Beyonce and Solange, after the elevator ride with Jay:
“Look,” Beyoncé said, gently. “I love you and I appreciate you. I know what you were trying to do. I appreciate that you were trying to defend me. I’m not mad at you for tearing into him.”
“Oh you’re not mad?”
“—Let me finish, Solange. I’m not mad at you for tearing into him. I am mad at you for not sticking to the plan.”
Good write-up from Greg Jericho on the Guardian:
So all up in percentage of GDP terms, revenue will continue to rise over the next four years from 23.0% in 2013-14 to 24.9% of GDP by 2017-18. It’s worth noting that the ALP governments never had a revenue take of more than 23.2% of GDP…
Expenditure in 2014-15 is expected to decline in real terms by 1.7%, which is among the biggest cuts in the past 40 years. But it’s worth remembering that that cut is in comparison to spending in 2013-14 – which includes the extra $11.9bn Joe Hockey spent in the Myefo – including nearly $9bn on the RBA. So that alone made reducing expenditure in this year an easier job.
Overall, it’s actually not a bad budget, and while it makes some dumb cuts, opens the gate for high fee universities in an effort to “get Australian universities in to the top 20” (like money alone solves that!) and establishes a $20bn “Medical Research Future Fund” that no-one except the pharmaceutical companies would have asked for while charging for doctor visits and lifting the costs of medicines… it’s nothing you wouldn’t have expected from a Liberal government.
If they had retained the carbon pricing scheme, I would have even said it was a respectable budget. I actually do like the fact that increased fuel excise revenue is tied to infrastructure spending, even if the bias towards roads over rail is stupid and very backwards looking. I’d even have respected Hockey more if he’d gone on the media afterwards and owned up to the fact that these were new taxes introduced – breaking a promise and then trying to spin your way out of it always seems to get things into farcical situations, rather than actually having people buy the spin.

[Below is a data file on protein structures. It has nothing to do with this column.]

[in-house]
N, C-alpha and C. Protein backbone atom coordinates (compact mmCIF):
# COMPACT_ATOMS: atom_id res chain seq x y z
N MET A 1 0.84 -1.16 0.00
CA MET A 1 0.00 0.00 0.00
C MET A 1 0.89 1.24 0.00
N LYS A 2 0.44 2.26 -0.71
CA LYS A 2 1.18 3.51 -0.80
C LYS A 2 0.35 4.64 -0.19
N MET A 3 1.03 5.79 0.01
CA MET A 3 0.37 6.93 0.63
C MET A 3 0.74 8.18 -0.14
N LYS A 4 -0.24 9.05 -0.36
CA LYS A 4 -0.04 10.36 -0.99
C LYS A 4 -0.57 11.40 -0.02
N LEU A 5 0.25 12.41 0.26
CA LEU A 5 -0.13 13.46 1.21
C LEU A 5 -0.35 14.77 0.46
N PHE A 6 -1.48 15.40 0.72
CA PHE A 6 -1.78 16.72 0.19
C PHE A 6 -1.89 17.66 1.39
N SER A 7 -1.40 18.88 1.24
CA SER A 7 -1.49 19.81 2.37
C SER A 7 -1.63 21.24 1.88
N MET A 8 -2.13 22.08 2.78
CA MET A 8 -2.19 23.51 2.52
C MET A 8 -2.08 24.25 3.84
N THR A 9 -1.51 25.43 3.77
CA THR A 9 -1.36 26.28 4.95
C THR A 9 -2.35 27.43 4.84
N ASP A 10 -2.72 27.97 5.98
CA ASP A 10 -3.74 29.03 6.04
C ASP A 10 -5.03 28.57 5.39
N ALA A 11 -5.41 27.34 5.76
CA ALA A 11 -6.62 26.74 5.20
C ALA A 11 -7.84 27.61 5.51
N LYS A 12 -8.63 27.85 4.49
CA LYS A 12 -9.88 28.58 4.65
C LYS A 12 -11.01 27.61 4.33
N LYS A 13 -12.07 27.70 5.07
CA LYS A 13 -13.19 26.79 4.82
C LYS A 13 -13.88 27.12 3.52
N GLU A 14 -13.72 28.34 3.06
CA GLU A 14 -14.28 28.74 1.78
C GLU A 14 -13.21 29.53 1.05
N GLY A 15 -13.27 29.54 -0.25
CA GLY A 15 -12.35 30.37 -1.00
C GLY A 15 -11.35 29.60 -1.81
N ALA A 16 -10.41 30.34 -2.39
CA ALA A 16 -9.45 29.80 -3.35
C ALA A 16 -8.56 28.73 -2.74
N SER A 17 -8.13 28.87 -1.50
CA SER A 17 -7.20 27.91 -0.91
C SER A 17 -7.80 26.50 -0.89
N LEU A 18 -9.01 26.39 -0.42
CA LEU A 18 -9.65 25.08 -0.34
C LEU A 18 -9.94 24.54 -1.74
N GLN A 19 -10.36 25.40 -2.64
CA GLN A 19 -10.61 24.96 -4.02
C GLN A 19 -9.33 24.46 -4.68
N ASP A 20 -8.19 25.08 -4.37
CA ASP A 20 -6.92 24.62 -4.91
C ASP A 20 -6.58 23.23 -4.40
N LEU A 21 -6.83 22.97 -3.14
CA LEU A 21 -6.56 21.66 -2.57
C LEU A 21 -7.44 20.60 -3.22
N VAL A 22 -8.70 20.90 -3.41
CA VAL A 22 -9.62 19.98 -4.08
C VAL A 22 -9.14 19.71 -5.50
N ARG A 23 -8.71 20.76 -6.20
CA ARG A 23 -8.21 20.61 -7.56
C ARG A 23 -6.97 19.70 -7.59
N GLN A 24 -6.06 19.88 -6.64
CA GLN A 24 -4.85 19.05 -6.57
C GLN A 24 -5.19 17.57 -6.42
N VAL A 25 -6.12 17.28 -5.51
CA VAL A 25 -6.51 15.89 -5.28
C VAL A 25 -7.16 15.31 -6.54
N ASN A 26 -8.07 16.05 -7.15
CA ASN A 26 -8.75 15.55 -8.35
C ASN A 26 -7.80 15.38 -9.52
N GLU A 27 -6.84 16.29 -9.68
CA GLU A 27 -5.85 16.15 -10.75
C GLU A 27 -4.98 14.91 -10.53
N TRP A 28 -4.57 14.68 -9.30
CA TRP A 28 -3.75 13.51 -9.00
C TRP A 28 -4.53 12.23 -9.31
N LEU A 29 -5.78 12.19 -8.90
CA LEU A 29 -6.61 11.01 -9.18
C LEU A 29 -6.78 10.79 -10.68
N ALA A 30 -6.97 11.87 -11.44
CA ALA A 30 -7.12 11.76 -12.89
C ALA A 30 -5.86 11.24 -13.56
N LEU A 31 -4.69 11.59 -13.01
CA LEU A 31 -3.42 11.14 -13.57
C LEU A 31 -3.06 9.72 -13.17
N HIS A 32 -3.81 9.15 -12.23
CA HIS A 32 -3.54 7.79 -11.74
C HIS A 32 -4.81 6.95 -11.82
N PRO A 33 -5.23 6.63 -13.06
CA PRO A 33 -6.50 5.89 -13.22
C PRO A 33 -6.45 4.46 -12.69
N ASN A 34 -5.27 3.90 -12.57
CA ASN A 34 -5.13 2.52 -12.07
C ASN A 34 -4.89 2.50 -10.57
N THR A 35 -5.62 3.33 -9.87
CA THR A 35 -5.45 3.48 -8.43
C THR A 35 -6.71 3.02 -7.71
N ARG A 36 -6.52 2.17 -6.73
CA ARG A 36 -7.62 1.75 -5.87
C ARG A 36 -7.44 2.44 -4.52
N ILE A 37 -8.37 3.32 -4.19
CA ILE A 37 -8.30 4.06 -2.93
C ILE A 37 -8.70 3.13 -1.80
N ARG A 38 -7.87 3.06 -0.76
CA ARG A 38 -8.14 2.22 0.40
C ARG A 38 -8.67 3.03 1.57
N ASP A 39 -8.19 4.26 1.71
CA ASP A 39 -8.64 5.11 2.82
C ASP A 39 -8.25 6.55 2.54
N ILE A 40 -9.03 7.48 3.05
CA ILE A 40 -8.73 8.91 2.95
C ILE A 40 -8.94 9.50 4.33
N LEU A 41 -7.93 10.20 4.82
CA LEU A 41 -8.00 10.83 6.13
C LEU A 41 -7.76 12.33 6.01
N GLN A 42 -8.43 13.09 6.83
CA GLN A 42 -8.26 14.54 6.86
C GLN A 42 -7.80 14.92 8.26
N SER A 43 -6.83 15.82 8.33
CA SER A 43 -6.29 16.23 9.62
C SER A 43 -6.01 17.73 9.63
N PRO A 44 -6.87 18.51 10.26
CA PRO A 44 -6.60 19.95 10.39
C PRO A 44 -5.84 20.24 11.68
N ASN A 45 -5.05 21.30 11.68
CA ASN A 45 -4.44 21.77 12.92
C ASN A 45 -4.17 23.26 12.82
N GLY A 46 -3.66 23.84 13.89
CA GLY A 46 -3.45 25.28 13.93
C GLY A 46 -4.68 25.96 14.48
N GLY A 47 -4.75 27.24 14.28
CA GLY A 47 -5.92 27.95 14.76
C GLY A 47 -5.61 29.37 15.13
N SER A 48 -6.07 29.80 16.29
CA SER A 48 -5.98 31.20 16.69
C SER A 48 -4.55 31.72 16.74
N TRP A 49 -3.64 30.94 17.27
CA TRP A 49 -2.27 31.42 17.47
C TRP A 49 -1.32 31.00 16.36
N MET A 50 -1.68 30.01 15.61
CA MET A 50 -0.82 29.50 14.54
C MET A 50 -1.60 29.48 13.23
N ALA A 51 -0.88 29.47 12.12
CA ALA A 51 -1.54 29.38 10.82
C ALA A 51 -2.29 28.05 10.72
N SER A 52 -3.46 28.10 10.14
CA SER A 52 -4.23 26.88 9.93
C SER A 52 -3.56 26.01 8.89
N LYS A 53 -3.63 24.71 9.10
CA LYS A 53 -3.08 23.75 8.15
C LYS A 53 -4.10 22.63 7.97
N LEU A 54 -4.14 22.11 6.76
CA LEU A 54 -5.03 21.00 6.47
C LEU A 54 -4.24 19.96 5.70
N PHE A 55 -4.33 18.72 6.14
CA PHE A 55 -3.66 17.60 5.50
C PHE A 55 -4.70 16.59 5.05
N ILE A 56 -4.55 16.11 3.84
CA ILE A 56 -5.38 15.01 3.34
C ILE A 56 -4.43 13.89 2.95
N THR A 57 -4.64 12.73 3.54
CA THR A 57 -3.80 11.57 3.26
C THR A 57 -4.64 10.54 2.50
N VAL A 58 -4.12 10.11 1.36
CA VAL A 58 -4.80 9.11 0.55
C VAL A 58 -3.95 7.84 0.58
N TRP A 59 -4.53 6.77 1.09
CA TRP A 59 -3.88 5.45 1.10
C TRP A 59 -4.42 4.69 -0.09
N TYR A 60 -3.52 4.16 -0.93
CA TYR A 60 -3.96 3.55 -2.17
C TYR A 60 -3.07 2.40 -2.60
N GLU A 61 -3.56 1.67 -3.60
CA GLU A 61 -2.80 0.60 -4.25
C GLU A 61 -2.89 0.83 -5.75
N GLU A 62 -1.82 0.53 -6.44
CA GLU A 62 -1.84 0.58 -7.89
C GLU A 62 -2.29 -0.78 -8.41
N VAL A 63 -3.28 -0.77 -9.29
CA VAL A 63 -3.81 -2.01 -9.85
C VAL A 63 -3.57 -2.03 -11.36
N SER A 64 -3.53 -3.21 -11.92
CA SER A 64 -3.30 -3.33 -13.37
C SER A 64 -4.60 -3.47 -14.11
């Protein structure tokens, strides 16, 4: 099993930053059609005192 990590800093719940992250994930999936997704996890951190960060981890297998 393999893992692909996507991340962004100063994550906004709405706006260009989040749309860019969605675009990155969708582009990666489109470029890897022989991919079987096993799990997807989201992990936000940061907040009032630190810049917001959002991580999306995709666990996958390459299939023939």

This article on the Samsung-Apple patent battle shows some breathtaking audacity on Samsung’s part, and not just in the Apple case:
It was the same old pattern: when caught red-handed, countersue, claiming Samsung actually owned the patent or another one that the plaintiff company had used. Then, as the litigation dragged on, snap up a greater share of the market and settle when Samsung imports were about to be barred. Sharp had filed its lawsuit in 2007; as the lawsuit played out, Samsung built up its flat-screen business until, by the end of 2009, it held 23.6 percent of the global market in TV sets, while Sharp had only 5.4 percent. All in all, not a bad outcome for Samsung.
The same thing happened with Pioneer, a Japanese multi-national that specializes in digital entertainment products, which holds patents related to plasma televisions. Samsung once again decided to use the technology without bothering to pay for it. In 2006, Pioneer sued in federal court in the Eastern District of Texas, so Samsung countersued. The Samsung claim was thrown out before trial, but one document revealed in the course of the litigation was particularly damaging—a memo from a Samsung engineer stating explicitly that the company was violating the Pioneer patent.
Just stunning the amount of dirty tactics by Samsung, and what’s worse, it works out for them. Don’t think I’d ever consider a Samsung product again.